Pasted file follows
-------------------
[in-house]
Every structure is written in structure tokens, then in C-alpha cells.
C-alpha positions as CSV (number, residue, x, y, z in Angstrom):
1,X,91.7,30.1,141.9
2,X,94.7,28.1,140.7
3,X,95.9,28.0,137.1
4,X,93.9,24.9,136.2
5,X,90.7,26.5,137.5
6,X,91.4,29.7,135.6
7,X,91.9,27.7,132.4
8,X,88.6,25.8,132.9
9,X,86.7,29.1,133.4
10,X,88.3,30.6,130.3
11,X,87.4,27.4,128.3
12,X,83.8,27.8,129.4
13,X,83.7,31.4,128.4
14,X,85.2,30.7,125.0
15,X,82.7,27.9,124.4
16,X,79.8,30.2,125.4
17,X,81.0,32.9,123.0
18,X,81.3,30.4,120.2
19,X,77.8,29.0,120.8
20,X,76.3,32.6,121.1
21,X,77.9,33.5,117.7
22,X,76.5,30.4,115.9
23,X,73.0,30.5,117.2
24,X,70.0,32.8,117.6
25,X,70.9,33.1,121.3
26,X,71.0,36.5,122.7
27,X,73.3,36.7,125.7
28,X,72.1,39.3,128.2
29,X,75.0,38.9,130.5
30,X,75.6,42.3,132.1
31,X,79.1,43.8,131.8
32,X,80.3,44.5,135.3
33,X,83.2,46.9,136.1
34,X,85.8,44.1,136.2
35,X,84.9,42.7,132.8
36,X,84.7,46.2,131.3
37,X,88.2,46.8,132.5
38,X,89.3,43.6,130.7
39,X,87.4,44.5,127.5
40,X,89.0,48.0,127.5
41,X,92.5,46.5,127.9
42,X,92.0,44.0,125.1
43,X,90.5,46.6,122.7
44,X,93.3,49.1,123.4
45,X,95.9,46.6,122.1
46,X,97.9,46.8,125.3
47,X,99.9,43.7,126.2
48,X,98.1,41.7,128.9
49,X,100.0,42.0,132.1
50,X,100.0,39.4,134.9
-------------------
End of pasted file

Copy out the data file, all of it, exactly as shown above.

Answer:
[in-house]
Every structure is written in structure tokens, then in C-alpha cells.
C-alpha positions as CSV (number, residue, x, y, z in Angstrom):
1,X,91.7,30.1,141.9
2,X,94.7,28.1,140.7
3,X,95.9,28.0,137.1
4,X,93.9,24.9,136.2
5,X,90.7,26.5,137.5
6,X,91.4,29.7,135.6
7,X,91.9,27.7,132.4
8,X,88.6,25.8,132.9
9,X,86.7,29.1,133.4
10,X,88.3,30.6,130.3
11,X,87.4,27.4,128.3
12,X,83.8,27.8,129.4
13,X,83.7,31.4,128.4
14,X,85.2,30.7,125.0
15,X,82.7,27.9,124.4
16,X,79.8,30.2,125.4
17,X,81.0,32.9,123.0
18,X,81.3,30.4,120.2
19,X,77.8,29.0,120.8
20,X,76.3,32.6,121.1
21,X,77.9,33.5,117.7
22,X,76.5,30.4,115.9
23,X,73.0,30.5,117.2
24,X,70.0,32.8,117.6
25,X,70.9,33.1,121.3
26,X,71.0,36.5,122.7
27,X,73.3,36.7,125.7
28,X,72.1,39.3,128.2
29,X,75.0,38.9,130.5
30,X,75.6,42.3,132.1
31,X,79.1,43.8,131.8
32,X,80.3,44.5,135.3
33,X,83.2,46.9,136.1
34,X,85.8,44.1,136.2
35,X,84.9,42.7,132.8
36,X,84.7,46.2,131.3
37,X,88.2,46.8,132.5
38,X,89.3,43.6,130.7
39,X,87.4,44.5,127.5
40,X,89.0,48.0,127.5
41,X,92.5,46.5,127.9
42,X,92.0,44.0,125.1
43,X,90.5,46.6,122.7
44,X,93.3,49.1,123.4
45,X,95.9,46.6,122.1
46,X,97.9,46.8,125.3
47,X,99.9,43.7,126.2
48,X,98.1,41.7,128.9
49,X,100.0,42.0,132.1
50,X,100.0,39.4,134.9